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Turkey's Atheists Face Hostilities, Death Threats

FILE - President Erdogan addresses members of parliament from his ruling AK Party (AKP) at the Turkish parliament in Ankara.
FILE - President Erdogan addresses members of parliament from his ruling AK Party (AKP) at the Turkish parliament in Ankara.

Onur Romano, a founding member of Turkey’s Atheism Association, opens the office and checks the mail. For once, he says, there are no death threats.

"Sometimes they send photos of some al-Qaida members chopping people off heads and putting all the heads in a bucket," he says. "They tell us your head is going to be in one of the buckets, that's how you are going to leave your office, stuff like that."

In officially secular Turkey, whose population is 99 percent Muslim, atheists are voicing alarm about what they call increasing intolerance fueled by the country’s pro-Islamist government.

"Through Facebook, Twitter, emails, and to our call center, we have received a couple of hundred death threats already," Romano continues. "We have a total of three security cameras, and we have two panic buttons hooked up to the nearest police precinct. But we are determined."

On Turkish TV channels where growing numbers of Islamic clerics espouse their beliefs, Atheists are a popular target. Romano says much of his group's work involves countering such views.

"We don't insult religion, we don't insult people’s values. All we are trying to [do] is to tell people what atheism, because our people think that atheists are people who have orgies every night, rape animals because [and] have no ethical values,” he said. “For them, ethics is equal to religion."

In speech last month, Turkish President Tayyip Erdogan warned people to beware of atheist terrorists, accusing them of conspiring to overthrow his government.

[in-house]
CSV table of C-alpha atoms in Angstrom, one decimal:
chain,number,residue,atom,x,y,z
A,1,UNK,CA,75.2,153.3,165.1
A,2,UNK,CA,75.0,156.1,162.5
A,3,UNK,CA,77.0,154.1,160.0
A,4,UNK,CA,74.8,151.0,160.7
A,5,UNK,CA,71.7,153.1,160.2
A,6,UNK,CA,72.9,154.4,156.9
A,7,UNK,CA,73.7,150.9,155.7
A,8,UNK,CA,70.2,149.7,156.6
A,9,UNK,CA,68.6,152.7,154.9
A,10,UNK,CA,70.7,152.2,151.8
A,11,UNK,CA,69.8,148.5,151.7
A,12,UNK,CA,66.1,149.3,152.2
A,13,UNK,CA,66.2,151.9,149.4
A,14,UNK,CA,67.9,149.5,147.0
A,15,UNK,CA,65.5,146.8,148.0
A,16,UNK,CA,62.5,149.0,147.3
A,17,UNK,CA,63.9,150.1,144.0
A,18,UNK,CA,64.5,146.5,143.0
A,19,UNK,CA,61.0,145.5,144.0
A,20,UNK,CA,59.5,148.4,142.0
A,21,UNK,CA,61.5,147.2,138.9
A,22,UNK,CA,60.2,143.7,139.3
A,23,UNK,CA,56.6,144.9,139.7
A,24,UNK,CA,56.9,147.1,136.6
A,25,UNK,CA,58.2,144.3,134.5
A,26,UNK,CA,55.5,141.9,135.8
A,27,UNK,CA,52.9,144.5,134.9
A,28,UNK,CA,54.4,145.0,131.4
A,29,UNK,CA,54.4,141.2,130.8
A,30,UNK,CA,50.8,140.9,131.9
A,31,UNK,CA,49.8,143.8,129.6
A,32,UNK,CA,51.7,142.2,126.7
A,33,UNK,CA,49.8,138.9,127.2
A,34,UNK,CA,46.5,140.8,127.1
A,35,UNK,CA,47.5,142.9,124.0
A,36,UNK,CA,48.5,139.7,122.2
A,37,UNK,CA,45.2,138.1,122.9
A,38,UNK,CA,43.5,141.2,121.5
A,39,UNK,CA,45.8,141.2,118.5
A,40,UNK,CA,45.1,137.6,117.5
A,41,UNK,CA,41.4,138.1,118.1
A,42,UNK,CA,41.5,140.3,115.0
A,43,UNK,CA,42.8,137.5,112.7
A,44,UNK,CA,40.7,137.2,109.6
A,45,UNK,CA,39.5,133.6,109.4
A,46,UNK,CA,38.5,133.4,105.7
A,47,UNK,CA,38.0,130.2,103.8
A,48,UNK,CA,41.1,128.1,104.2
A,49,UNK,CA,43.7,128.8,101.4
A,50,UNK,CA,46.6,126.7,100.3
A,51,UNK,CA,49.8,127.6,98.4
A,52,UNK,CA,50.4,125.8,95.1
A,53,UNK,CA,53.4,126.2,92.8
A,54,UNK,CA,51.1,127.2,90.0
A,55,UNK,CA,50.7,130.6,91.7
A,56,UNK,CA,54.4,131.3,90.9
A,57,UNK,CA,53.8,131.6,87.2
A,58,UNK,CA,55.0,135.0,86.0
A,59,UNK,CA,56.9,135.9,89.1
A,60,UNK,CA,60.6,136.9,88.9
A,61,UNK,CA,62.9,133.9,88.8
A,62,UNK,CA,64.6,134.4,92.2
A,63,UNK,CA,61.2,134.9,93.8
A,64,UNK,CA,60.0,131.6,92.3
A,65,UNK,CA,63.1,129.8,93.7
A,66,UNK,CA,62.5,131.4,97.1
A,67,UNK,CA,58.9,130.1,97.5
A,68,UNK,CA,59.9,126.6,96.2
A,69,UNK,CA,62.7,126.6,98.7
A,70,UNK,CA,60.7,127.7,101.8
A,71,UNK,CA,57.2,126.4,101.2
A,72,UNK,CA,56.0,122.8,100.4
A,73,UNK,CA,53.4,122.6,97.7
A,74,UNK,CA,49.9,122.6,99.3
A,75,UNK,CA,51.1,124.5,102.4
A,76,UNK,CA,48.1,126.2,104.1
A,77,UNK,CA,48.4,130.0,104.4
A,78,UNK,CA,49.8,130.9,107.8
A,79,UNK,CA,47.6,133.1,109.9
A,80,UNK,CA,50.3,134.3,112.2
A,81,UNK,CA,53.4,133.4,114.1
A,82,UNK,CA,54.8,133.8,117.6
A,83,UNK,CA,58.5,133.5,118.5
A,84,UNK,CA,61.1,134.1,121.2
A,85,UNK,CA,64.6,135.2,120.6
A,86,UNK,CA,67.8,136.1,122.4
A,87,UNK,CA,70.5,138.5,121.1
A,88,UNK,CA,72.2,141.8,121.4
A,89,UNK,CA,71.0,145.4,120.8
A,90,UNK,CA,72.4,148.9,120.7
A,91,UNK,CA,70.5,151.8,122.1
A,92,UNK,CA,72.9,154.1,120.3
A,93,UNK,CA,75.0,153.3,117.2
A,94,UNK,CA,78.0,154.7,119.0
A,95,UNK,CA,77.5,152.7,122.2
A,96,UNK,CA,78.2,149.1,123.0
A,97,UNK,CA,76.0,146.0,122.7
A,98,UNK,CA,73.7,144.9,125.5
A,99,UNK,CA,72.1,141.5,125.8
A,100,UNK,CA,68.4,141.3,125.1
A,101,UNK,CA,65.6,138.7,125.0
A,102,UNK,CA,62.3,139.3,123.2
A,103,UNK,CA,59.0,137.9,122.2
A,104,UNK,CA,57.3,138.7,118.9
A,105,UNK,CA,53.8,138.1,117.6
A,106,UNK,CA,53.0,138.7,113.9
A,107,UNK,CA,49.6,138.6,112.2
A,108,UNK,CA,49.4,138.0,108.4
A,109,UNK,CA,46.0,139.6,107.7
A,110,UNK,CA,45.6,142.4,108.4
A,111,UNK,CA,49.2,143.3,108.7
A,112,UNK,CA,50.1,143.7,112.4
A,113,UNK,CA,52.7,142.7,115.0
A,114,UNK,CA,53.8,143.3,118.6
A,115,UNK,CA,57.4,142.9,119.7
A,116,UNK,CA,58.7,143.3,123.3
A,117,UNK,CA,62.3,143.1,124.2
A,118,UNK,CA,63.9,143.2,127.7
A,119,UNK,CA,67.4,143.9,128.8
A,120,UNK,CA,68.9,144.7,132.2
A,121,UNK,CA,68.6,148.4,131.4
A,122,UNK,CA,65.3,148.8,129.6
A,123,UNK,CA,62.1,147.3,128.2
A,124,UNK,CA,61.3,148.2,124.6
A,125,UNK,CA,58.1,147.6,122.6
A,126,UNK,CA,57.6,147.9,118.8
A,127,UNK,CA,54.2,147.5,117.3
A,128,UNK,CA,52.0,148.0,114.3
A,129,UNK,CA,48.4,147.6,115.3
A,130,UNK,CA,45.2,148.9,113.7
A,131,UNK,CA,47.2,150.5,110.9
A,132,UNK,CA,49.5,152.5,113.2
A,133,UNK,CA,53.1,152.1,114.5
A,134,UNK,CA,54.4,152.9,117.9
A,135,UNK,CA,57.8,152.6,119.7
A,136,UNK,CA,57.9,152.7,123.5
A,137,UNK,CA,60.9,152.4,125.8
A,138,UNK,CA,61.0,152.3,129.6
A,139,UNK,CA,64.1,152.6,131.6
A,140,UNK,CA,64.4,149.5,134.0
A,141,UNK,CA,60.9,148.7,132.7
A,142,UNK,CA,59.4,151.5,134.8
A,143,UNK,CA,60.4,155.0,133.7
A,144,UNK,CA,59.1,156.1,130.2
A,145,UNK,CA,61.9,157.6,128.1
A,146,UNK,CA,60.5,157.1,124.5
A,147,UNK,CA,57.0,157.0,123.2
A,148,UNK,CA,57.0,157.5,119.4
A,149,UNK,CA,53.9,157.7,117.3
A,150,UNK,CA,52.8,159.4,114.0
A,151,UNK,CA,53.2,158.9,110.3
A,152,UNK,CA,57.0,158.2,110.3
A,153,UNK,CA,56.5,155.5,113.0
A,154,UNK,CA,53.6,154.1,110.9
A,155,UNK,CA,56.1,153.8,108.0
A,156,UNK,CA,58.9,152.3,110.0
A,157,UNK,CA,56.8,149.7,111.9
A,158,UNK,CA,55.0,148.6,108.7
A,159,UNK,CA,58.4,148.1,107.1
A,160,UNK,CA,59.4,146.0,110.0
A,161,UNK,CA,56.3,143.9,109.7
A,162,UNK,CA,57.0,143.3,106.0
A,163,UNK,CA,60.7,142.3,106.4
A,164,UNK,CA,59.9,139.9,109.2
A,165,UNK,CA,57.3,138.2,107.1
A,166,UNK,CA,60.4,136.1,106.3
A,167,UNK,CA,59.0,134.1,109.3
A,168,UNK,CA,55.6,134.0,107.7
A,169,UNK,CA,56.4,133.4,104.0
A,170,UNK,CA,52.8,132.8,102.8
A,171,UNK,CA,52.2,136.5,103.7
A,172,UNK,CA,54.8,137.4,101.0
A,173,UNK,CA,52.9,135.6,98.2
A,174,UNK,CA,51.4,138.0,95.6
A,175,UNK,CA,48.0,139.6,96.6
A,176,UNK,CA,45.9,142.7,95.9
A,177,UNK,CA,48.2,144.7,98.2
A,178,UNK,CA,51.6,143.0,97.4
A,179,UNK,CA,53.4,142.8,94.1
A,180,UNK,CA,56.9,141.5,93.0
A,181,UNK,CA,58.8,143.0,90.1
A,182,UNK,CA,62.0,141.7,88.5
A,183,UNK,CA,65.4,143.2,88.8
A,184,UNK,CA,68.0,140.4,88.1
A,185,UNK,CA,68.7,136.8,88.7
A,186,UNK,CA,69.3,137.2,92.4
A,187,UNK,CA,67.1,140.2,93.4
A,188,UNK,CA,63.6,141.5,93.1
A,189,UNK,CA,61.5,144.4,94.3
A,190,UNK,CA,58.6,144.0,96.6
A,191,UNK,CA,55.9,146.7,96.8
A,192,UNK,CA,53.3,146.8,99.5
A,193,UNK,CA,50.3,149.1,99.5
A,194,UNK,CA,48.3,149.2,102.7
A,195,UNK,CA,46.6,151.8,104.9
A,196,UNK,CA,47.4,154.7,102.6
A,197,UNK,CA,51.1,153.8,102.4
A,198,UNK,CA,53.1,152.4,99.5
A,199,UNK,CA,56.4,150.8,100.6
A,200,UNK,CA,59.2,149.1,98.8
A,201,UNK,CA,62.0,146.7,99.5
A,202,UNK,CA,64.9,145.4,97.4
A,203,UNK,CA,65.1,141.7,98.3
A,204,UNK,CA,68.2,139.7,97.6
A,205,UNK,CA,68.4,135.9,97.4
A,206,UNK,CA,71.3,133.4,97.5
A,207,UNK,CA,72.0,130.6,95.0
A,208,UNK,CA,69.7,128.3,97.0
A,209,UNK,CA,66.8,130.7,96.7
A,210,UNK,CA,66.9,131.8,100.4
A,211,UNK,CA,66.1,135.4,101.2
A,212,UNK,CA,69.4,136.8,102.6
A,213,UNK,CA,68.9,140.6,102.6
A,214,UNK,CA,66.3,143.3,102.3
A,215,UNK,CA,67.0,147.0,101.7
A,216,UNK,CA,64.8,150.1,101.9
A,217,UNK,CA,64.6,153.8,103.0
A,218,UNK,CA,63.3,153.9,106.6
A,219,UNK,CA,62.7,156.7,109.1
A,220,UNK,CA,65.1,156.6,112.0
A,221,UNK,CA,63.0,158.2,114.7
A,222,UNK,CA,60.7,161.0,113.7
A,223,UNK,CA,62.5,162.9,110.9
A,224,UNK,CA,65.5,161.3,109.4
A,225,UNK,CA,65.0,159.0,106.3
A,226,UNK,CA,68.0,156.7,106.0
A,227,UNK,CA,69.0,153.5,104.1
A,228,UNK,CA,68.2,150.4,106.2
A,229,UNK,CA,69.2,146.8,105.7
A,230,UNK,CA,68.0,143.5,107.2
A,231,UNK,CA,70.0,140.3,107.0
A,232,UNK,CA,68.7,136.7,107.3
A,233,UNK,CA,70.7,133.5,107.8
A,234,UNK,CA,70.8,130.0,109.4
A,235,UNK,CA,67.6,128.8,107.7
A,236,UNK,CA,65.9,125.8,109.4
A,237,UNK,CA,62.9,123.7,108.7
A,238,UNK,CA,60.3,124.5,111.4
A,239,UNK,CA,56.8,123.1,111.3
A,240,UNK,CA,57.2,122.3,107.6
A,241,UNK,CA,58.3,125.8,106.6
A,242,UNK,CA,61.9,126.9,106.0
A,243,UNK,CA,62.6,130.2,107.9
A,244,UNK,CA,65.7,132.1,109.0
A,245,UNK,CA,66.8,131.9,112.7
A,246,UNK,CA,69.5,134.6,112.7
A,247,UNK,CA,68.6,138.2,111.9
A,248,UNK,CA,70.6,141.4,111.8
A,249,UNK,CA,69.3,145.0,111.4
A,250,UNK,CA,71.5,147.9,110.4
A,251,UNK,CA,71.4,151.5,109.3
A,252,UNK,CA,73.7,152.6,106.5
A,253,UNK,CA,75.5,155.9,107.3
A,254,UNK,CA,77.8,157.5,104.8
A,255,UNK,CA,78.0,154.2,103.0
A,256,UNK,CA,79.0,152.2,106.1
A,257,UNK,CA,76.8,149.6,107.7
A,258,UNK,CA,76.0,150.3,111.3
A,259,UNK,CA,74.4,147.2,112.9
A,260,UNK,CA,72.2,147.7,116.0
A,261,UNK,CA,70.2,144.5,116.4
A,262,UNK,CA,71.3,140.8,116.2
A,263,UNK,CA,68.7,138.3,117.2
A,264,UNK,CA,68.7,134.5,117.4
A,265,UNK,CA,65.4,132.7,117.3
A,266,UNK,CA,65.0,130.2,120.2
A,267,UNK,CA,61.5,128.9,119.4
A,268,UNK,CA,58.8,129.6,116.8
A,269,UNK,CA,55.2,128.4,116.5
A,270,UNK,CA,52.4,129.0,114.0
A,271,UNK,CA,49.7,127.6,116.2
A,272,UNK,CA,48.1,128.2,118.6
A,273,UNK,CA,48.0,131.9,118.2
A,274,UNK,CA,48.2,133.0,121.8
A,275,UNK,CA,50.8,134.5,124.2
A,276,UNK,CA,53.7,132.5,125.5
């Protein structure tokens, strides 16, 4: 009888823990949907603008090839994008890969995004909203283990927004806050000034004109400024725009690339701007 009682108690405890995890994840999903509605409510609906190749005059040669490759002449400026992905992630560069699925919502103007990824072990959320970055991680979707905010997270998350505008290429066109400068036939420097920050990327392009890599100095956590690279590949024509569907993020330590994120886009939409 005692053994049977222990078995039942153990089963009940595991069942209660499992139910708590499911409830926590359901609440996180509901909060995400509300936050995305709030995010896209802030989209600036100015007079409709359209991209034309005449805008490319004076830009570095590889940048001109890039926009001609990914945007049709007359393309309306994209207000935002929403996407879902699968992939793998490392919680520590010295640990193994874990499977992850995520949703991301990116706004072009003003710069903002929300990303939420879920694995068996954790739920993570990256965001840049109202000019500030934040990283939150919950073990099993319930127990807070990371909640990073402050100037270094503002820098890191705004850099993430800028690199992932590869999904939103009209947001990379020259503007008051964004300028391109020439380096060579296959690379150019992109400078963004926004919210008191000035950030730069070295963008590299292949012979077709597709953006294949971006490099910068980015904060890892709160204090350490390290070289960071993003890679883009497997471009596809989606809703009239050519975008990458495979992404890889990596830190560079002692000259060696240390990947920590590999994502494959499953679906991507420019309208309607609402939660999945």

Over the past year, people have been jailed for questioning God’s existence on Twitter, prosecuted under a law against inciting religious hatred. Last month, that same law was used to ban 48 websites, including one belonging to the French satirical magazine Charlie Hebdo, as well as the atheist association's webpage.

At their weekly meeting, members discuss the site ban over bottles of wine. Despite the setback, everyone is trying to keep spirits up.

As one member who declined to provide her name, says these gatherings represent an opportunity to hang out with fellow atheists, many of whom are too scared to admit their views even to their own families.

"Unfortunately, people does not even want to say, because they are scared to lose their job, they are scared to have trouble with their family as well," she said. "I had big problem with my family. My mother told me that [she is] going to the government, and say it’s not my daughter anymore. And I told her, 'OK, if it's the way it is for you, go ahead,' because it’s not going to change what I am."

Last month, the head of a fringe Sharia society directed a death threat at the Atheism Association's president, Tolga Incir, vowing to cut off his hands and head. Stepping outside the atheist group's office, Incir says the threat is more serious than usual, but that there's little he can do.

"This threat is very open. When we founded this association, we were aware that we were risking things, especially in a country like this," he said. "I will not be surprised if thousands of people are thinking the same — that atheists should be killed. I carry on with my life and if it happens, it happens."

Incir says his group's biggest concern is not Turks but jihadists, many of whom he says spend time in Istanbul en route to Syria. But he says the society is unbowed and is planning to celebrate its first anniversary with a march through the center of Istanbul.